Two weeks from this evening, and the same day of the week this year as back then, will mark exactly forty five years since I last saw my mother. She, with my father, went out that evening to a party. On the way home late that night (so technically the next day) my father crashed the car into a concrete bridge abutment on the Long Island Expressway. He was severely injured, but my mother was killed. I was then, and remain now, a religious believer. I didn’t blame my father for her death – it was God who allowed it – but I did hold him (and her) accountable. The family story was that he fell asleep. Likely that is so. But I was fifteen and I was there and I knew that he was drunk when he left the house that evening – I can’t imagine he sobered up at the party. It was a different era, but he still should not have been driving, and my mother should have not gotten into the car with him.
One night, months later, long after his discharge from weeks in the hospital, my father was sitting in our living room drinking with his cousin. I was directly above in my bedroom. He must have said something that piqued my curiosity because I got out of bed and went to the top of the staircase to hear him. And what I heard stunned me. All these decades of experience later and I am still stunned.
What he said – this first time I’d ever heard him speak of my mother’s death – was that it was “Norman’s fault” that my mother was dead. My father was a cop and Norman was an old boss of his. Norman had transferred my father to protect him either because my father had done something wrong or because Norman believed he had. At the new precinct, they threw this party and my father was invited. That’s the party he was driving home from when he crashed the car. So – voila – if Norman hadn’t transferred him, he wouldn’t have been at the party, and my mother would be alive.
I was stunned because it was all true. Every step in his logical progression had followed directly upon the earlier one. From Norman’s decision we went directly to my mother’s death.
So, I took my father’s logic and went further: had my grandparents never met, my father would never have been born and – voila – my mother would be alive. Actually, had my great grandparents never come over from Ireland, my grandparents wouldn’t have been born either and – voila – my mother would be alive. I sat in that hallway and I kept going with these true statements. I ended up all the way back at Adam and Eve. My mother was probably dead because of that damn apple.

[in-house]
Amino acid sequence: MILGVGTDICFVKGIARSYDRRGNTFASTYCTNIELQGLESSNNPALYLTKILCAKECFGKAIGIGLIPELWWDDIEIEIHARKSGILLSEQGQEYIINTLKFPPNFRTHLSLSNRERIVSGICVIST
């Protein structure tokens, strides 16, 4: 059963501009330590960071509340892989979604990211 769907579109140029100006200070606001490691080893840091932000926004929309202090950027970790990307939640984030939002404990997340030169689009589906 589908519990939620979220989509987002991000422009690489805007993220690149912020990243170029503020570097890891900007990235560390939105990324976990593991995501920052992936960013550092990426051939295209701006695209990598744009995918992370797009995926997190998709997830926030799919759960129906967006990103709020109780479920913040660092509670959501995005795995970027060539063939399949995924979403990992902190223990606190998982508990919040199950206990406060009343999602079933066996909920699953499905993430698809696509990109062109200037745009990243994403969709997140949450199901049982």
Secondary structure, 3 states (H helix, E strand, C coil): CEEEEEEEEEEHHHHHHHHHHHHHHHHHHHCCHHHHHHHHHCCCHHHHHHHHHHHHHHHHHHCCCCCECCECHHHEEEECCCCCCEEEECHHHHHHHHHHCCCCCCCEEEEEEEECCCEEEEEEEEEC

But my father’s drinking? Apparently, it didn’t play a part even worth mentioning. Norman, if not Adam and Eve, was more responsible for my mother’s death then my father’s drinking was.
I was stunned by my father’s sincerity. I learned a lot that night – about blame, and fault, and sincerity, and denial and responsibility. But I learned one lesson I never dreamed then that I’d be blogging about now: things can be true, and yet completely and totally irrelevant. As a matter of fact, there are many things that are true, that are irrelevant.
The chronological sequence of events that directly followed upon each other did not lead to my mother’s death, even though they did. Years later, I connected immediately to the phrase when I first heard it that the “facts were getting in the way of the truth.” Facts can, and too often do, masquerade as truth.
Facts – like my father’s that night – can be irrelevant. Truth, I’ve experienced, is always relevant. The truth is that my mother should not have gotten in the car; and my father should not have been driving. The actions of Norman, my grandparents, my great-grandparents, and Adam and Eve, are all totally irrelevant to what happened that late night forty five years ago, no matter how factual.
“True, but irrelevant.” An unintentional gift from my father that has saved me from confusion, or brought me back from confusion, more times than I can remember over the course of my life.